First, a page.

Cautions for Using Arnica
Due to the nature of arnica and its compounds, never use arnica on broken skin. Best suited for occasional topical use, you should avoid using arnica for extended periods of time. It is important to note as well, that if you are allergic or sensitive to ragweed, daisies, marigolds and other flowers in the Asteraceae or Compositae family, arnica may cause an allergic reaction. Or, if you are pregnant or breastfeeding, arnica should simply be avoided all together.
If you are sensitive or allergic to arnica there are a number of other typically non-irritating herbs that can help to reduce pain caused by inflammation. These include St. John’s Wort, green tea, rosemary, sage and turmeric. (You may also be interested in Mountain Rose Herbs Arnica St. John’s Herbal Oil.) Additionally, herbs such as neem leaf, St. John’s Wort, lavender, peppermint, marjoram, chamomile and eucalyptus are all also effective at relieving pain symptoms. You can simply infuse one or more of these organic herbs into your carrier oil in place of the arnica.
Ways to Decorate Your Pain Relief Salve Jars
I used round cactus stickers to decorate the lids of my jars. You can also use washi tape to “seal” the jars closed, running the washi tape across the lid and down the sides of the jar. Then place a round sticker label over the washi tape on top of the lid. Alternately wrapping washi tape around your jars is another easy idea.
If you’re looking for cute stickers, I’m currently crushing on this collection of succulents stickers from Art by Sharell. Sharell incidentally just happens to live in my hometown of Roanoke, VA. I met her at an indie craft fair last year that raises money for a local non-profit, Girls Rock Roanoke. In addition to her lovely illustrated stickers, Sharell also paints beautiful nature inspired wood wall art.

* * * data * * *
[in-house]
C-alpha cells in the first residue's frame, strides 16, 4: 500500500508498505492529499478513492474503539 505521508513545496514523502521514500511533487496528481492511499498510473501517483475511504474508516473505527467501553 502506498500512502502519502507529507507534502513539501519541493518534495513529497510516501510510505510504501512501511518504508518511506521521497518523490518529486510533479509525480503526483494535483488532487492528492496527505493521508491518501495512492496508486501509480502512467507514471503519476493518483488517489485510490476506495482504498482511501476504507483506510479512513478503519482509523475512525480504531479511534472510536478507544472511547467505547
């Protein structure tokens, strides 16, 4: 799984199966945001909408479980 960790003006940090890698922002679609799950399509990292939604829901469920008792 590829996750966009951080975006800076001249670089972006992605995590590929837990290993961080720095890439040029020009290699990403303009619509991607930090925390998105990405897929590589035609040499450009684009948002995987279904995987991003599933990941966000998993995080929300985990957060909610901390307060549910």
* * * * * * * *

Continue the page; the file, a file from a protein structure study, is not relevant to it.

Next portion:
More natural pain relief recipes & home remedies.
Want to explore other home remedies for natural pain relief options in addition to my natural pain relief salve recipe? Check out these other natural pain remedies you can make at home.
- Pain Relief Bath Salts Recipe to Soothe Sore Muscles
- Simple 3-Ingredient Pain Relief Massage Oil Recipe
- Natural Headache Pain Relief Balm Recipe
- Chocolate Cayenne Pain Relief Salve Stick Recipe
- Natural Sore Muscle Salt Scrub Recipe with Essential Oils
- Magnesium & Arnica Pain Relief Body Butter Recipe
- Warming Chili & Chocolate Sore Muscle Pain Relief Salve Recipe
- Homemade Pain Relief Ginger Salve Recipe
- Natural Burn Relief Spray Recipe with Arnica & Neem Oil
- Arnica Pain Relief Salve Recipe for Muscle Pain & Inflammation
You’ll also want to check this collection of summertime remedies from the garden for recipes that include a sunburn relief spray, herbal liniment, herbal massage oil and more.
Where to buy natural pain relief salves.
If you’re not quite ready to make my natural pain relief salve recipe, you can purchase natural artisan pain relief salves from a number of sellers on Etsy. Following are a few of my favorites.
- Pain Salve with Turmeric, Cayenne, Arnica & St. John’s Wort from Herbal Moon Apothecary (Pictured above.)
- Ginger Kelp Arthritis Pain Relief Balm from Momma B’s Naturals
- Anti-Inflammatory Pain Relaxer Cream from Adorani Organics
- Peace Out Pain Relief Balm from In The Weeds Apothecary
- Sore Muscle & Joint Rub from Morning Song Gardens
- Arnica & Belladonna Salve from Soaps & Beyond
- Natural Headache Balm with Pine & Peppermint from Body & Soul Goods
For more pain relief salves and natural home remedies you can buy, be sure to explore my collection of favorite handmade natural home remedies here.
Discover more natural skin care recipes.
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This article is not intended to provide diagnosis, treatment or medical advice and is provided for informational purposes only. Information on products mentioned are based on my own personal experience and have not been evaluated by the FDA. Please consult a physician prior to making any changes that may impact your health.